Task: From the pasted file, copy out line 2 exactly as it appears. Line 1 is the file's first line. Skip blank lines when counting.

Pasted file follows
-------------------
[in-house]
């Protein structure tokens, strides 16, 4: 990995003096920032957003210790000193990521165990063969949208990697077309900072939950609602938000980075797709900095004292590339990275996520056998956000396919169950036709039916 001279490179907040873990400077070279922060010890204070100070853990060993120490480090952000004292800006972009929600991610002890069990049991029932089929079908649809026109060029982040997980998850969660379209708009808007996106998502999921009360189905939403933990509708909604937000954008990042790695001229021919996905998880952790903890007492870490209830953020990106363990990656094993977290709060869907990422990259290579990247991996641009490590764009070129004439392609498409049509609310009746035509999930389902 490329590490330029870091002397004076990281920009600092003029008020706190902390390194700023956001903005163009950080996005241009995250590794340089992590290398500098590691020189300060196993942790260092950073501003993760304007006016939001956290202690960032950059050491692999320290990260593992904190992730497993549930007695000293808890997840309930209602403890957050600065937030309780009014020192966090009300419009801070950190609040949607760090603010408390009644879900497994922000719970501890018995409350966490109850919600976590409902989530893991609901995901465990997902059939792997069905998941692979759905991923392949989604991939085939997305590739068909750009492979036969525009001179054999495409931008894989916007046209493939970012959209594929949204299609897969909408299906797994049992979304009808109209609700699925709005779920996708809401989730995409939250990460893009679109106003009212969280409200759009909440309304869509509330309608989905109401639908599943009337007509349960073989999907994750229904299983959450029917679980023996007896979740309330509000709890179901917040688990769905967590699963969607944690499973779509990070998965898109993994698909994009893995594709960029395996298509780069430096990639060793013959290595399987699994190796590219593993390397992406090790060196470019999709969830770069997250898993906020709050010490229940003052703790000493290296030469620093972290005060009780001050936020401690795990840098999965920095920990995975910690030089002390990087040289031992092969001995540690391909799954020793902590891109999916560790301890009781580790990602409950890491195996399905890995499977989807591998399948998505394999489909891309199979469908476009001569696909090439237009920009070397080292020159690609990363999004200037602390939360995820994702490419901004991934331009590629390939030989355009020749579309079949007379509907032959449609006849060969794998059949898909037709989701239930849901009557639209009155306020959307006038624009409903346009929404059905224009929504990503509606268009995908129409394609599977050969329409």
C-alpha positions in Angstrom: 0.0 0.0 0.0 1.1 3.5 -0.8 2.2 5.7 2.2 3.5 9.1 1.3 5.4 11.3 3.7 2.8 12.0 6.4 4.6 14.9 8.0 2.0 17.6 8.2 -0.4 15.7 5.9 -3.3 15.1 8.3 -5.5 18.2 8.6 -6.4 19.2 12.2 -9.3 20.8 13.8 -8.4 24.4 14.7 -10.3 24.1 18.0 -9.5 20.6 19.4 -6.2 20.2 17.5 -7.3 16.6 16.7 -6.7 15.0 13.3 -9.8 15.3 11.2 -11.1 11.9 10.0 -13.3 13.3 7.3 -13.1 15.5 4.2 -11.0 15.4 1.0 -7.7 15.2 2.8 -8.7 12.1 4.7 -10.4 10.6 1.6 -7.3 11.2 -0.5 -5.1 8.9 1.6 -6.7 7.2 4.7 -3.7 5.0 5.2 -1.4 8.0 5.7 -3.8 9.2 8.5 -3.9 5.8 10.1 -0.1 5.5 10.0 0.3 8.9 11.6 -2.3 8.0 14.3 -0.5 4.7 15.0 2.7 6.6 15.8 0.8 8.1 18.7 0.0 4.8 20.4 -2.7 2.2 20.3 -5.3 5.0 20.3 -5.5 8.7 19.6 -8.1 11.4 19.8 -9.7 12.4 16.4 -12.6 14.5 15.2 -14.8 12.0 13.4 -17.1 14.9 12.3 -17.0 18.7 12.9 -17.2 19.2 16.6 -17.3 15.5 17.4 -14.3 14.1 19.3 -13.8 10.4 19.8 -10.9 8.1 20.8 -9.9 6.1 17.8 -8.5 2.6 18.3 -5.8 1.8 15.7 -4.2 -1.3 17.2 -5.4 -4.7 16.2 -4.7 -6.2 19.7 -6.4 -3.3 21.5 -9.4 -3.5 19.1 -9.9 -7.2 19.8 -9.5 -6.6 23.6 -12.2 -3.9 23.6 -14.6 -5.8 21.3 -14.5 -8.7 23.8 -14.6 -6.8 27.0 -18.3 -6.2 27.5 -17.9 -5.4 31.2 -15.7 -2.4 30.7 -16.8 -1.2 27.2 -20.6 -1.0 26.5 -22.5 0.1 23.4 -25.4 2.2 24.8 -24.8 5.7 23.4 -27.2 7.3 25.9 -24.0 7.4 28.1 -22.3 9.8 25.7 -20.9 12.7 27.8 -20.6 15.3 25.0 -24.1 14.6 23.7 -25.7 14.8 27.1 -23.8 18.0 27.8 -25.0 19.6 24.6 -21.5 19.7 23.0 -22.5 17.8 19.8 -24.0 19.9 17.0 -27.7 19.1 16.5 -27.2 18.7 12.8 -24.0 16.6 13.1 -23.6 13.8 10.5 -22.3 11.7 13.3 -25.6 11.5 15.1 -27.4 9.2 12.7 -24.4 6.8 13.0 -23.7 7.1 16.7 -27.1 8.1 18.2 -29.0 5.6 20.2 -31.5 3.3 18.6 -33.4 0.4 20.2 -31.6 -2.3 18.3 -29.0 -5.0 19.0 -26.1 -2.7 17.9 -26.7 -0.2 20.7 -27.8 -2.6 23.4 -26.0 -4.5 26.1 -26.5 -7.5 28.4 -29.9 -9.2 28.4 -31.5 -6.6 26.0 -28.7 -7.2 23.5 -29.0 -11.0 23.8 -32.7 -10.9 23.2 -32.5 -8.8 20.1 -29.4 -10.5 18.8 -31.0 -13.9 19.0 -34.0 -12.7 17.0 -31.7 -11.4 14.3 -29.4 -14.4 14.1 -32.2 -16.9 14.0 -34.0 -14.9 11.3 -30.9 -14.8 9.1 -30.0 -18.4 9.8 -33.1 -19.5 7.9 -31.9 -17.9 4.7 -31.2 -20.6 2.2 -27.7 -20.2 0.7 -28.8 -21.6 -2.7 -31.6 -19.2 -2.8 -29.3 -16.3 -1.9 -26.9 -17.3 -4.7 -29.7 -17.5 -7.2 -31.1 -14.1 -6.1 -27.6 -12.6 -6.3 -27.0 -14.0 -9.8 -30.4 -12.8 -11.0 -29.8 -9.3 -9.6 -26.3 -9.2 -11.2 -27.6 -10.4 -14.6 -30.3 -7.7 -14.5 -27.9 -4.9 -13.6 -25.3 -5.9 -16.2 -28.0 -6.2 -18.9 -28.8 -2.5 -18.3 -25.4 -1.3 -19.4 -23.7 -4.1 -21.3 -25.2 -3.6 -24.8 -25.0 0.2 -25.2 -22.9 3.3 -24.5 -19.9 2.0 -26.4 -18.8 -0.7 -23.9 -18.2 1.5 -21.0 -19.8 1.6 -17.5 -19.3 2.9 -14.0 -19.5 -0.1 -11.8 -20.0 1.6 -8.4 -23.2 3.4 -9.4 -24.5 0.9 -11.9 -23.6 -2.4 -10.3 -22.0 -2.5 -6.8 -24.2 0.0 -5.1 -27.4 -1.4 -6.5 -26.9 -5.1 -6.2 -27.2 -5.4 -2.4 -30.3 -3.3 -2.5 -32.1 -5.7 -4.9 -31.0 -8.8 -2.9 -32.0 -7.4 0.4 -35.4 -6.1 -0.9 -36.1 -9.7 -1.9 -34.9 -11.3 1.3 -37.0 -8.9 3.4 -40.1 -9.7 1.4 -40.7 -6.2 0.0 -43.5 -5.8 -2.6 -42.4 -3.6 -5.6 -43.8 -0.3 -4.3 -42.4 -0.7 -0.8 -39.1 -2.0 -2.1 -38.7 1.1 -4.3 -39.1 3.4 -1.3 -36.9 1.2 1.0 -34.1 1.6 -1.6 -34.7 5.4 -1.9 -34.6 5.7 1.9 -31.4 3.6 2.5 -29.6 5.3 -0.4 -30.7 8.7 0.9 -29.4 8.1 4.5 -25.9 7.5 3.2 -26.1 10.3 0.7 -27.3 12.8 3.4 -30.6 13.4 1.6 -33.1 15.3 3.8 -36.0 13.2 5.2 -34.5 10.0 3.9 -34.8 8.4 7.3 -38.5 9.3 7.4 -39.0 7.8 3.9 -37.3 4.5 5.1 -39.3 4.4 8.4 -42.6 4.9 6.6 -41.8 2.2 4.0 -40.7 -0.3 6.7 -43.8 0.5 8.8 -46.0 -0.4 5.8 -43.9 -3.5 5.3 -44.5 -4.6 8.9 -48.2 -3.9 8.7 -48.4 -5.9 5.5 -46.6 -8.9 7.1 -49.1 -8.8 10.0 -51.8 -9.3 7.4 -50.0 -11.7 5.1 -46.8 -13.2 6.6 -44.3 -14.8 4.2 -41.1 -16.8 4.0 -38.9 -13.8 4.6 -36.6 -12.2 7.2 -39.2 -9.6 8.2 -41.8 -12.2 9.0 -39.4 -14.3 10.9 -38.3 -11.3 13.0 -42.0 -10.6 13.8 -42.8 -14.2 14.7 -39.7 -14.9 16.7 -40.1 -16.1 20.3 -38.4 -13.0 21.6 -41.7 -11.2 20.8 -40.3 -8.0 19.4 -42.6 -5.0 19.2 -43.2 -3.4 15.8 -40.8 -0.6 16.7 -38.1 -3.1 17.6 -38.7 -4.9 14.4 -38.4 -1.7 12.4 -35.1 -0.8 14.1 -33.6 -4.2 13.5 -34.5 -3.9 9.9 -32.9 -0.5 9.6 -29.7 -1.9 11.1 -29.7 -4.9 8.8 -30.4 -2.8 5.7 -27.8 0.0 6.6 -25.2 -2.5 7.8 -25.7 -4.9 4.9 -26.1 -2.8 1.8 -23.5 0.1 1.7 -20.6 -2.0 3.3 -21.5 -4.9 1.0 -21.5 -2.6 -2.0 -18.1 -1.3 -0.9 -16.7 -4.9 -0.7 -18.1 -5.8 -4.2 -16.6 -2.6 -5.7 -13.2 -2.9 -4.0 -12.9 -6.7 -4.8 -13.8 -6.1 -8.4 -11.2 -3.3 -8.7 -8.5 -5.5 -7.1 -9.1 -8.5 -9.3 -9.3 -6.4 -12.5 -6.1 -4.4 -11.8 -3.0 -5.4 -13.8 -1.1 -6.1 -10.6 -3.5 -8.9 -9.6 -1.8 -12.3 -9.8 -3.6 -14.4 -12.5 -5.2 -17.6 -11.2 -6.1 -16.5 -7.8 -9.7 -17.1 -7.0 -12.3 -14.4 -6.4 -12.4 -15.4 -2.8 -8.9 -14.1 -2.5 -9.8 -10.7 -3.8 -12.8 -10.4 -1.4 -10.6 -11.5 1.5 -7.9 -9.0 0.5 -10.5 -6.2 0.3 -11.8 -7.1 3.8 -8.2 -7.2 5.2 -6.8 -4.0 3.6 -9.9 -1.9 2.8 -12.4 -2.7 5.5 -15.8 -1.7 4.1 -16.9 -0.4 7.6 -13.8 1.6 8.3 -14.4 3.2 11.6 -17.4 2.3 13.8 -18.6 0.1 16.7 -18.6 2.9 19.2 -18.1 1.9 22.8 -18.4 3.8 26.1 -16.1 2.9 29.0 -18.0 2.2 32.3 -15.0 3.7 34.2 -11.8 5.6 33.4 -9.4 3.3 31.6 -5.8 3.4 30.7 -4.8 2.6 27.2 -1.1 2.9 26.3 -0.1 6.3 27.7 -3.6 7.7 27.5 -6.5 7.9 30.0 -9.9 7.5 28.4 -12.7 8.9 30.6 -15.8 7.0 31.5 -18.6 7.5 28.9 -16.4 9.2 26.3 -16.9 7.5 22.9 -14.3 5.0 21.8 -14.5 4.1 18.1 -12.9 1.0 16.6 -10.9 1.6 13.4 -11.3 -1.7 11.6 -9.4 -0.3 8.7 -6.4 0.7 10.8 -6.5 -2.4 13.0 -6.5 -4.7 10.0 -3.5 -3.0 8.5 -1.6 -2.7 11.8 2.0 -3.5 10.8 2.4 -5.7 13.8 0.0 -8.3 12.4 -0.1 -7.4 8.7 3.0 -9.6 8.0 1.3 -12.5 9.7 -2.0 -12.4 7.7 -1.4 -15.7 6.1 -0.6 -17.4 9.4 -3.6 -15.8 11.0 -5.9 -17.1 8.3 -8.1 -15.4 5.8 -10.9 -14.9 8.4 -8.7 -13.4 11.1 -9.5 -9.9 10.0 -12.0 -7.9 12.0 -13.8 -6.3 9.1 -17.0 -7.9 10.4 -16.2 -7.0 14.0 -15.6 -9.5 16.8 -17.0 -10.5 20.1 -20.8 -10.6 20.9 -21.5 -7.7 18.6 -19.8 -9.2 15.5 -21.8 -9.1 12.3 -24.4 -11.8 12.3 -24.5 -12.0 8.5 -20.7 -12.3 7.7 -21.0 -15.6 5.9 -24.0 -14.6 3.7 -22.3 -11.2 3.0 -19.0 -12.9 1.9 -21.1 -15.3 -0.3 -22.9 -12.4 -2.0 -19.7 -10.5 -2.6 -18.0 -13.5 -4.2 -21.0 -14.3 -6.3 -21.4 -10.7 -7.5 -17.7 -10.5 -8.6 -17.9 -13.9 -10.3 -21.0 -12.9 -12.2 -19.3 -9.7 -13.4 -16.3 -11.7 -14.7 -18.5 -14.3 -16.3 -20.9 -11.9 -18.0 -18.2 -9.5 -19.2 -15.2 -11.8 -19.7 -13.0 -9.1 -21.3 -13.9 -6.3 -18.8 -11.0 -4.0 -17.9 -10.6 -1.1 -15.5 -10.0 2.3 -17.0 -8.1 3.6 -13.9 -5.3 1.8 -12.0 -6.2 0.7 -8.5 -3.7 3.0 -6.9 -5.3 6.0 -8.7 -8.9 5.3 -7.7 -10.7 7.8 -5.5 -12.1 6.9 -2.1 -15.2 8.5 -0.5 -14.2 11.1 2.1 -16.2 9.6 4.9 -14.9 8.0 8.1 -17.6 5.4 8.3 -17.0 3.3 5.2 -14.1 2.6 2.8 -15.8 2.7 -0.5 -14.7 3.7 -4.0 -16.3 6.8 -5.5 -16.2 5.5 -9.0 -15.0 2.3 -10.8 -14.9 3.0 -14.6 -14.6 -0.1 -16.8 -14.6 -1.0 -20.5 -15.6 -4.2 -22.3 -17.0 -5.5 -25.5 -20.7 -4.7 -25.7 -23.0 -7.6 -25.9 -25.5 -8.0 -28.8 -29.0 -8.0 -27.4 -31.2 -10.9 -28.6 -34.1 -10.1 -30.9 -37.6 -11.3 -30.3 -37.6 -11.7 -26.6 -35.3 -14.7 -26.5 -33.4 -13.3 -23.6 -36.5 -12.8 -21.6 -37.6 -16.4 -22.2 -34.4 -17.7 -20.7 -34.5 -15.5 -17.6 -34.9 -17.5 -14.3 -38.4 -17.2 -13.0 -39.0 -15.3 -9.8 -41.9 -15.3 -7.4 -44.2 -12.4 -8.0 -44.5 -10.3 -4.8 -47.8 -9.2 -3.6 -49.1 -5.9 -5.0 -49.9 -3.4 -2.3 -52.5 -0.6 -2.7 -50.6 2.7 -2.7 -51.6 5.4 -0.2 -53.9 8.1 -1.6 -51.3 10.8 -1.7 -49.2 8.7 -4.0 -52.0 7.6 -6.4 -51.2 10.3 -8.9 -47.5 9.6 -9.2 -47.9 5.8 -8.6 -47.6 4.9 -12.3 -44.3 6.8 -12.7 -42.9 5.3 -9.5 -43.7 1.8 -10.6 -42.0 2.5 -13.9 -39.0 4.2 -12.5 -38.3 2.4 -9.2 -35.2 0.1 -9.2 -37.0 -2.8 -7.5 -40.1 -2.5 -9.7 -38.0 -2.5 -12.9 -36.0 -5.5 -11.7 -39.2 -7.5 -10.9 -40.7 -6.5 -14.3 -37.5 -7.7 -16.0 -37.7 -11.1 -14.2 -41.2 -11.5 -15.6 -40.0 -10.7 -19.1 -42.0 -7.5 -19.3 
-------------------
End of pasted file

């Protein structure tokens, strides 16, 4: 990995003096920032957003210790000193990521165990063969949208990697077309900072939950609602938000980075797709900095004292590339990275996520056998956000396919169950036709039916 001279490179907040873990400077070279922060010890204070100070853990060993120490480090952000004292800006972009929600991610002890069990049991029932089929079908649809026109060029982040997980998850969660379209708009808007996106998502999921009360189905939403933990509708909604937000954008990042790695001229021919996905998880952790903890007492870490209830953020990106363990990656094993977290709060869907990422990259290579990247991996641009490590764009070129004439392609498409049509609310009746035509999930389902 490329590490330029870091002397004076990281920009600092003029008020706190902390390194700023956001903005163009950080996005241009995250590794340089992590290398500098590691020189300060196993942790260092950073501003993760304007006016939001956290202690960032950059050491692999320290990260593992904190992730497993549930007695000293808890997840309930209602403890957050600065937030309780009014020192966090009300419009801070950190609040949607760090603010408390009644879900497994922000719970501890018995409350966490109850919600976590409902989530893991609901995901465990997902059939792997069905998941692979759905991923392949989604991939085939997305590739068909750009492979036969525009001179054999495409931008894989916007046209493939970012959209594929949204299609897969909408299906797994049992979304009808109209609700699925709005779920996708809401989730995409939250990460893009679109106003009212969280409200759009909440309304869509509330309608989905109401639908599943009337007509349960073989999907994750229904299983959450029917679980023996007896979740309330509000709890179901917040688990769905967590699963969607944690499973779509990070998965898109993994698909994009893995594709960029395996298509780069430096990639060793013959290595399987699994190796590219593993390397992406090790060196470019999709969830770069997250898993906020709050010490229940003052703790000493290296030469620093972290005060009780001050936020401690795990840098999965920095920990995975910690030089002390990087040289031992092969001995540690391909799954020793902590891109999916560790301890009781580790990602409950890491195996399905890995499977989807591998399948998505394999489909891309199979469908476009001569696909090439237009920009070397080292020159690609990363999004200037602390939360995820994702490419901004991934331009590629390939030989355009020749579309079949007379509907032959449609006849060969794998059949898909037709989701239930849901009557639209009155306020959307006038624009409903346009929404059905224009929504990503509606268009995908129409394609599977050969329409």